Philadelphia Metropolis


I Used to Be a Lawyer

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By Philip Dryden

Before I open my eyes I hear the rain, steady and unforgiving.  It's still dark out but I know I have to get up, up and out and make it to court without the help of an umbrella, which I know is rolling around somewhere, but certainly not within conscious access.

I used to be a lawyer, worked here in Philadelphia, hewed the wood, got up early and worked late.  I ran from courtroom to courtroom, prepped my cases like a mother, shouted out closing arguments into the uncomprehending air as I walked my dog.  I also drank like a fish, snapped at my family, and went into psychotic rages when the Eagles lost.  I gulped down Tums and Zantex as if I owned stock in them; closed my eyes at night and felt my heart racing.

Sad Man 2.jpgTo get to sleep I would imagine that I was Robert Kennedy after he had been shot - his heart had kept its rhythmic beat for over a day after his brain had stopped functioning.  Imagining that I was RFK, that the heart would eventually slow down and that I would then be released into oblivion, seemed to help.  I used to be a lawyer.  And some days - like today, when it is raining like a slow and steady diarrhea - I must get up and go to court and be a lawyer again.  I try to keep it all limited, do only court appointments to help pay the bills.

"You're back," people say.

"Not really," I say.

"How's the book coming along?"

"Great.  Just great."

The book is not coming along at all, it being a mere invention created to explain the unexplainable act of quitting a job that brought in money and a certain amount of acclaim.  Success, some would call it, although my man Bob Dylan says there's no success like failure, and I know exactly what he means.

Arriving at court I remember why it is that I fled from this place.  Discontent oozes from all sources - from the clerks who perpetually roll their eyes as they count down the magic number of days until retirement; from the cops who feel under-appreciated and overworked; from the judges who complain about a never ending backlog; from the lawyers who try to keep their minds on their cars or their next vacation and away from what it is they do day after day, year after year.  It isn't just that nobody is happy.  Here, even the concept of happiness seems highly suspect, some fruity idea from antediluvian times.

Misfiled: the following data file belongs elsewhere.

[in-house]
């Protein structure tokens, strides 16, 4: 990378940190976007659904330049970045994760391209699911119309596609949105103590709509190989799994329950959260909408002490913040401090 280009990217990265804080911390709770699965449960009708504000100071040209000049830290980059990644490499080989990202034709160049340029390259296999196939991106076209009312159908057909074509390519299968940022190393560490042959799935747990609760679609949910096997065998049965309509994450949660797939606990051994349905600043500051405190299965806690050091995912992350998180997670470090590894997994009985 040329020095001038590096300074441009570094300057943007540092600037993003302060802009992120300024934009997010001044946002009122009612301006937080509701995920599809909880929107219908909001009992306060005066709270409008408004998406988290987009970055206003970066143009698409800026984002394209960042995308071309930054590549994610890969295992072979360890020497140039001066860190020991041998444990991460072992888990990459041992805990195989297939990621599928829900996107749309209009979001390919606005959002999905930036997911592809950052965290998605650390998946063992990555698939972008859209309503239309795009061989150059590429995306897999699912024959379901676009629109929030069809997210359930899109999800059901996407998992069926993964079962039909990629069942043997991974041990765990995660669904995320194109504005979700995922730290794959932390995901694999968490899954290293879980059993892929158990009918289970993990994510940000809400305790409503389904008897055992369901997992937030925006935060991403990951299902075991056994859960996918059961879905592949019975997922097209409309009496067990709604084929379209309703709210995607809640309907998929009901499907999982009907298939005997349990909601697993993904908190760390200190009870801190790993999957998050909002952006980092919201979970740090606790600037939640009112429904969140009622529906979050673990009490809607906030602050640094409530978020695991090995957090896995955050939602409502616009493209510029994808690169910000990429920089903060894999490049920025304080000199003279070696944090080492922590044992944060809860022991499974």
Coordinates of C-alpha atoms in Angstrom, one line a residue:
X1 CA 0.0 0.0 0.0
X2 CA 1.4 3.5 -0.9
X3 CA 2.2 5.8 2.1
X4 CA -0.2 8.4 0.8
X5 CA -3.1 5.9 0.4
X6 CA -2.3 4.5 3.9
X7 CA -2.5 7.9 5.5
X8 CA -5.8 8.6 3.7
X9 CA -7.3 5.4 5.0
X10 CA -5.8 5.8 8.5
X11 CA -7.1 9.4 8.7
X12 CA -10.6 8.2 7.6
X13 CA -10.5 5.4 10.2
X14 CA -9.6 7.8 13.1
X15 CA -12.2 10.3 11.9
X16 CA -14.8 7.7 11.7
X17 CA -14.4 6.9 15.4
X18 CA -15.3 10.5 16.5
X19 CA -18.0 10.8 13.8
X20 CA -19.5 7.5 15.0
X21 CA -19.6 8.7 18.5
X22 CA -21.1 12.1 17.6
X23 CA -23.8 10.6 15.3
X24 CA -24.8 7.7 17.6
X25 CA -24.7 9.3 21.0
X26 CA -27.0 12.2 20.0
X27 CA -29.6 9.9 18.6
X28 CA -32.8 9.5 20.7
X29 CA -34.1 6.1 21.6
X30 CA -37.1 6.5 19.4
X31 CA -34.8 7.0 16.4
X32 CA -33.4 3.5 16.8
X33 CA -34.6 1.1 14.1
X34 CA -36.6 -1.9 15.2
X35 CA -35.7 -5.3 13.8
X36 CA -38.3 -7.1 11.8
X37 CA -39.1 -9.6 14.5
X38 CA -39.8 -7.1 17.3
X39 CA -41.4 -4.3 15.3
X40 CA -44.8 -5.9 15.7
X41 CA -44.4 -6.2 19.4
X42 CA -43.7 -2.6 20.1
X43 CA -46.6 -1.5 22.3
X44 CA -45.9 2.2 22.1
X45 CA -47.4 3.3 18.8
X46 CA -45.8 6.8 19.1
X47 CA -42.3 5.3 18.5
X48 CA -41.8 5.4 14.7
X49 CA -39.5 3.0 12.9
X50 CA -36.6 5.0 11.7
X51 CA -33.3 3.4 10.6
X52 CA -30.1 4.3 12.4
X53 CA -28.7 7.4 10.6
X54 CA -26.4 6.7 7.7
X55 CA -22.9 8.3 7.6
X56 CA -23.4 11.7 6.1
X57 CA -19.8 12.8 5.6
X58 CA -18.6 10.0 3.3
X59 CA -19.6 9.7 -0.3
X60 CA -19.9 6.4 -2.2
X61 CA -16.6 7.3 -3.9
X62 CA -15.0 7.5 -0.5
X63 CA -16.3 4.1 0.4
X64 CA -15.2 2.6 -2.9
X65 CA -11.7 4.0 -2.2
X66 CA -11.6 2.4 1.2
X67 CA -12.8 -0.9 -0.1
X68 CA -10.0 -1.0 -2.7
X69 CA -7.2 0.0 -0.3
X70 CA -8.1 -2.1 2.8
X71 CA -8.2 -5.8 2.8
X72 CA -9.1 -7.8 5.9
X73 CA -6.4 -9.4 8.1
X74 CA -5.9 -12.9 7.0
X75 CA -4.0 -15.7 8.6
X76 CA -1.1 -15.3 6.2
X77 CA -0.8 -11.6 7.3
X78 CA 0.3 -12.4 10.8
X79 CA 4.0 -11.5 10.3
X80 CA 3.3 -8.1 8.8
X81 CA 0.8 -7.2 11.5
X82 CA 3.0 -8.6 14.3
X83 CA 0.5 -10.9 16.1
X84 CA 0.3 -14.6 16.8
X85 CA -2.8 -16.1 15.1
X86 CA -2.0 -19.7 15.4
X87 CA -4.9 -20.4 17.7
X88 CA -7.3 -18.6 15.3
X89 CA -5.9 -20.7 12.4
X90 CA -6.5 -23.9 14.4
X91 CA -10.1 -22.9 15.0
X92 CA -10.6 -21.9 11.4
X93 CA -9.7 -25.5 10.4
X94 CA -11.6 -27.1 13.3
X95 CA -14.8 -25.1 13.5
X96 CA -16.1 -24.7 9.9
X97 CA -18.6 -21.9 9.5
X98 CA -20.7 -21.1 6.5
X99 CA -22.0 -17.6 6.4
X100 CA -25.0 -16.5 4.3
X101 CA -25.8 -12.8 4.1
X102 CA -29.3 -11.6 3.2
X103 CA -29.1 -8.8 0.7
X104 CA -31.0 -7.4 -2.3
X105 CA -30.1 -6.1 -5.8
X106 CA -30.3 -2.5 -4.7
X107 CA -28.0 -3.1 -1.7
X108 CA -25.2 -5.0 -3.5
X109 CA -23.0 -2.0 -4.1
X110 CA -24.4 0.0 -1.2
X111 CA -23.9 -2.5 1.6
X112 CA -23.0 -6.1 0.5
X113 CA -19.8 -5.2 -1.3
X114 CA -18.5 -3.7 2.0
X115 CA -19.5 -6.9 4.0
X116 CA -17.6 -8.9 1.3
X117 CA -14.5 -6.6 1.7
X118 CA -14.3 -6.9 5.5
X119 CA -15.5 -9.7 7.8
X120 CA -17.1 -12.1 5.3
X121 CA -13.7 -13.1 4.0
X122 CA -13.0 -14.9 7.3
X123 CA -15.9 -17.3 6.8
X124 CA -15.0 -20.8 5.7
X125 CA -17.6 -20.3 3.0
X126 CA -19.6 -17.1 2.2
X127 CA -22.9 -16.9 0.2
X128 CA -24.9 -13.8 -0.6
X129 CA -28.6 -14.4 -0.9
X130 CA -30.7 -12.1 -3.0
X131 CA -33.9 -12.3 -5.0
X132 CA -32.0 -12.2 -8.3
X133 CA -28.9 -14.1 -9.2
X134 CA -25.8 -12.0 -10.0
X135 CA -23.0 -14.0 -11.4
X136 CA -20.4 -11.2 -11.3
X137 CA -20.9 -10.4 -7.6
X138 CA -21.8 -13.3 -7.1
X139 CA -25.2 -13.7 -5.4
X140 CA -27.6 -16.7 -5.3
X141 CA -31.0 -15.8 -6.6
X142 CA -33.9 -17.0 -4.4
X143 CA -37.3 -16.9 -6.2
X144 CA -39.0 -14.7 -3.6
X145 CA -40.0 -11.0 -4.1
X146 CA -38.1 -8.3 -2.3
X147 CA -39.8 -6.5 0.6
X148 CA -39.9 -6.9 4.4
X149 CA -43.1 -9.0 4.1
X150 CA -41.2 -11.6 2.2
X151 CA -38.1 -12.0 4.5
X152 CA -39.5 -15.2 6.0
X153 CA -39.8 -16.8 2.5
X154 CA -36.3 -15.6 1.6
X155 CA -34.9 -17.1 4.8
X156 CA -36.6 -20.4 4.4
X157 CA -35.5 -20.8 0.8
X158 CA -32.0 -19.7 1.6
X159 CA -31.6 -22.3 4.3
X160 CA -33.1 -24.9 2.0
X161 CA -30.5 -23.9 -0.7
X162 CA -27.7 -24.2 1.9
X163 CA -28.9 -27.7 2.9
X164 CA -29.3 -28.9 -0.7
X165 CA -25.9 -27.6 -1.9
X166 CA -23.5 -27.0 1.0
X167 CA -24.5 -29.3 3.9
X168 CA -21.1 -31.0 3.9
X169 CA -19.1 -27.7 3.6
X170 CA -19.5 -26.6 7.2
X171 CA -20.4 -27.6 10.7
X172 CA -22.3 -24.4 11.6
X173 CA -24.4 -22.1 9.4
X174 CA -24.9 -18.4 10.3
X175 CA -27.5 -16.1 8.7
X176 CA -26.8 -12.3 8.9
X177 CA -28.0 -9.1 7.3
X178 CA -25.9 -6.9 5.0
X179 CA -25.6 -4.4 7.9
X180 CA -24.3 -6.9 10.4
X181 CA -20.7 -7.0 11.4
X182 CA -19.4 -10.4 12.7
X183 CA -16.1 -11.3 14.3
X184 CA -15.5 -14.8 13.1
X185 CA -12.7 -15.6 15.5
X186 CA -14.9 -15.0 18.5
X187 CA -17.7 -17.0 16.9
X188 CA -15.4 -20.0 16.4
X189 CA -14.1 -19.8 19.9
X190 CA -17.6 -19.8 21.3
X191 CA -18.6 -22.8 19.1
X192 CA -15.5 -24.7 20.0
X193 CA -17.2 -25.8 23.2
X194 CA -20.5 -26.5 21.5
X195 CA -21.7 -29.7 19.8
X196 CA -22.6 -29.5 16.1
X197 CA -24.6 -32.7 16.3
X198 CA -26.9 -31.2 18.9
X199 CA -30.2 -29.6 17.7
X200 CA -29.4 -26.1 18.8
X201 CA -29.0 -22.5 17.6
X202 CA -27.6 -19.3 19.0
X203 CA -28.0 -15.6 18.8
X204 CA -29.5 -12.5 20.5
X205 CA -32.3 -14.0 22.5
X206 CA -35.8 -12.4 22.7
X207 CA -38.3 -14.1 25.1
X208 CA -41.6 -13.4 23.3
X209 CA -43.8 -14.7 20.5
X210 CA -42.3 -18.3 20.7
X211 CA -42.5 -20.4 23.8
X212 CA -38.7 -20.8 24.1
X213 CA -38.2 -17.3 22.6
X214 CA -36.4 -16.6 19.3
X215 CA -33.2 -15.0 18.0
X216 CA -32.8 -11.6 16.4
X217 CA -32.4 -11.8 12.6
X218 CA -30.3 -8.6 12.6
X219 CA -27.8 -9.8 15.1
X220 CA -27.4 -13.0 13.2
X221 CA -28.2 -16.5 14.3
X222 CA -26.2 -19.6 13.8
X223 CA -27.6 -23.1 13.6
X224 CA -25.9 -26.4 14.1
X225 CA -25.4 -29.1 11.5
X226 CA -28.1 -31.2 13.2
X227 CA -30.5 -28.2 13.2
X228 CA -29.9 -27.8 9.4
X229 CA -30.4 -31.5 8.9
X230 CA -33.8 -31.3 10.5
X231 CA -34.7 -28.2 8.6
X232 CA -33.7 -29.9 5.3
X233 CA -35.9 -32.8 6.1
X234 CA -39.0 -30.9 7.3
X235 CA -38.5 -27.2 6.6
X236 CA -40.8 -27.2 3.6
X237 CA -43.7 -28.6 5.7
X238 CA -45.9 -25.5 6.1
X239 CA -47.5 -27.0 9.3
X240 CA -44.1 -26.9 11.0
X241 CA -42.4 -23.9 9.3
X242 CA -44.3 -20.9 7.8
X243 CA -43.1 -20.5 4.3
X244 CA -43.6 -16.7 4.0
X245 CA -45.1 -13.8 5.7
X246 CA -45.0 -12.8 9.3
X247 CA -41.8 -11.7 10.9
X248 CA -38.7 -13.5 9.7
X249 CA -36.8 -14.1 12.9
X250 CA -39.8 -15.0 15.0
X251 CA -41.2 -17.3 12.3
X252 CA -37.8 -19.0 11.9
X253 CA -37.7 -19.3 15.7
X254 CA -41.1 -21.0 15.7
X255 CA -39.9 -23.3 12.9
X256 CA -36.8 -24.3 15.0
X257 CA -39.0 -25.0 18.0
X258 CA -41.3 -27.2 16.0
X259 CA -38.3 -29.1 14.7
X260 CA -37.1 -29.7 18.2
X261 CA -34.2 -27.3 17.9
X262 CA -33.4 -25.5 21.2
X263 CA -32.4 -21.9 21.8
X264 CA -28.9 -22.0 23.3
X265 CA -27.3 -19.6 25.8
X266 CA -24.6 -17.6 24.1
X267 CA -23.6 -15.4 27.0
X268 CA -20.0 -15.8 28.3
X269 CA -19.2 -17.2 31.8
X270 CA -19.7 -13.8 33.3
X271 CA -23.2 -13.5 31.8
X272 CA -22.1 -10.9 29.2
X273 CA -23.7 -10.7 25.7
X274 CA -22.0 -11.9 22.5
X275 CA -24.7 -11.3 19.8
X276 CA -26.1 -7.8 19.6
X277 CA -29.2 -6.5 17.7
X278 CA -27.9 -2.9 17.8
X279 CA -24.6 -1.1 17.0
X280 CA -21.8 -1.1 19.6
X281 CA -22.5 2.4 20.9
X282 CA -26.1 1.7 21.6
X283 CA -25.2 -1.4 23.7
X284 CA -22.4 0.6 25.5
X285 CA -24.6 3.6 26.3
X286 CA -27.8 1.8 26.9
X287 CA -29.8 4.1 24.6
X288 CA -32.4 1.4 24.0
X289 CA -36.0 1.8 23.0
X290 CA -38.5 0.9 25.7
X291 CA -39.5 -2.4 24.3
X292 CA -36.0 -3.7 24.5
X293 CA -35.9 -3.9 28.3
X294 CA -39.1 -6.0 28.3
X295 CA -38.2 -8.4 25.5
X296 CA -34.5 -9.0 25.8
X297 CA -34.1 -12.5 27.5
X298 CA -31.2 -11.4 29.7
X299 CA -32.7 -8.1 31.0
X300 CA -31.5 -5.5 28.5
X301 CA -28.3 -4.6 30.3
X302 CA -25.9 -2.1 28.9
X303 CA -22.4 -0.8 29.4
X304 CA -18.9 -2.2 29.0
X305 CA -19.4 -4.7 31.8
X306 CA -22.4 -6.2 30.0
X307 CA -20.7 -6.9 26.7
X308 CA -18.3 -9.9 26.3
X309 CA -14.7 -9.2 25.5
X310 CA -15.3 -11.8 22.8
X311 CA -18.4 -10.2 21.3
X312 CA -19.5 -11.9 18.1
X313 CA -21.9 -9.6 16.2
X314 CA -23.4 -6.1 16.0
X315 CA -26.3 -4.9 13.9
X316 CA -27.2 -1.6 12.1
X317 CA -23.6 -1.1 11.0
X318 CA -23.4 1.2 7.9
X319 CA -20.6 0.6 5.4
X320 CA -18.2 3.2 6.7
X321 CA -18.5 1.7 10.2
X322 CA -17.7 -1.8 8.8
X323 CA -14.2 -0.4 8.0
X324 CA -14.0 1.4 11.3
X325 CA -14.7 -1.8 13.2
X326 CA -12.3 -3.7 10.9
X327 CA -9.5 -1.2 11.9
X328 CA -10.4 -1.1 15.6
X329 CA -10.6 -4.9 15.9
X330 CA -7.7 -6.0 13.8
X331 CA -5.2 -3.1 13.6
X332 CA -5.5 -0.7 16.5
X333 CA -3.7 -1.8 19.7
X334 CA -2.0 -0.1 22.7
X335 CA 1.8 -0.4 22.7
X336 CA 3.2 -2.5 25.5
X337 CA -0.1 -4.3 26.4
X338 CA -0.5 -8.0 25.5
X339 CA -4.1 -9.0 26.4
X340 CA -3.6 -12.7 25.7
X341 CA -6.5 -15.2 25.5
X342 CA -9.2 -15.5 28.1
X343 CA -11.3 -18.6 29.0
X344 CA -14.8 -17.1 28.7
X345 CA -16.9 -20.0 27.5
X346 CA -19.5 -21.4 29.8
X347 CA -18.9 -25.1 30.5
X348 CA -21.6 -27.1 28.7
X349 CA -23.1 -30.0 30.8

"Donte Jackson," the clerk calls, and I perk up.

But my client isn't here. Instead, he is off in Delaware County where he is enjoying the good services of their prison thanks to a tiff with his baby's mom, who is present and who accosts me in the hallway, demanding to know why in hell her man is in jail anyway.

I explain that he is in jail - in another county - because she called the police and told them that he pointed a gun at her and her baby, threatening to kill them both.

"I ain't listening to this," she says.

Since I am being supplied by the city at no cost to her or her baby's father, she decides I can be of no use and throws some old familiar words at me:  "I'm gonna get me a real lawyer."

I feel like hugging her, like telling her, How could you tell?  You're right, I'm not a real lawyer!  You're right, you're right!

I leave the courthouse no richer, but undeniably freer.  I might have been a lawyer, and a "real" one, for the rest of my life if it hadn't been for a discussion about a blood test and biopsies, the kind of discussion that changes everything, even if it actually ends up changing nothing. 

At home I brew a cup of tea and get to work on a review of a reissue of a Charlie (Bird) Parker record.  I take my time, because it's an important subject to me and I want to get it right.  I'd like it if it caused somebody to check Bird out.

I'll make fifty dollars, a fraction of the amount I used to bill out for a ten-minute missive spewing some vituperative point of view that I had been paid to espouse.

Was I a success then, and not now?

"A man is a success if he gets up in the morning and goes to bed at night and in between does what he wants to do."  Dylan again.  Dylan knows a thing or two.


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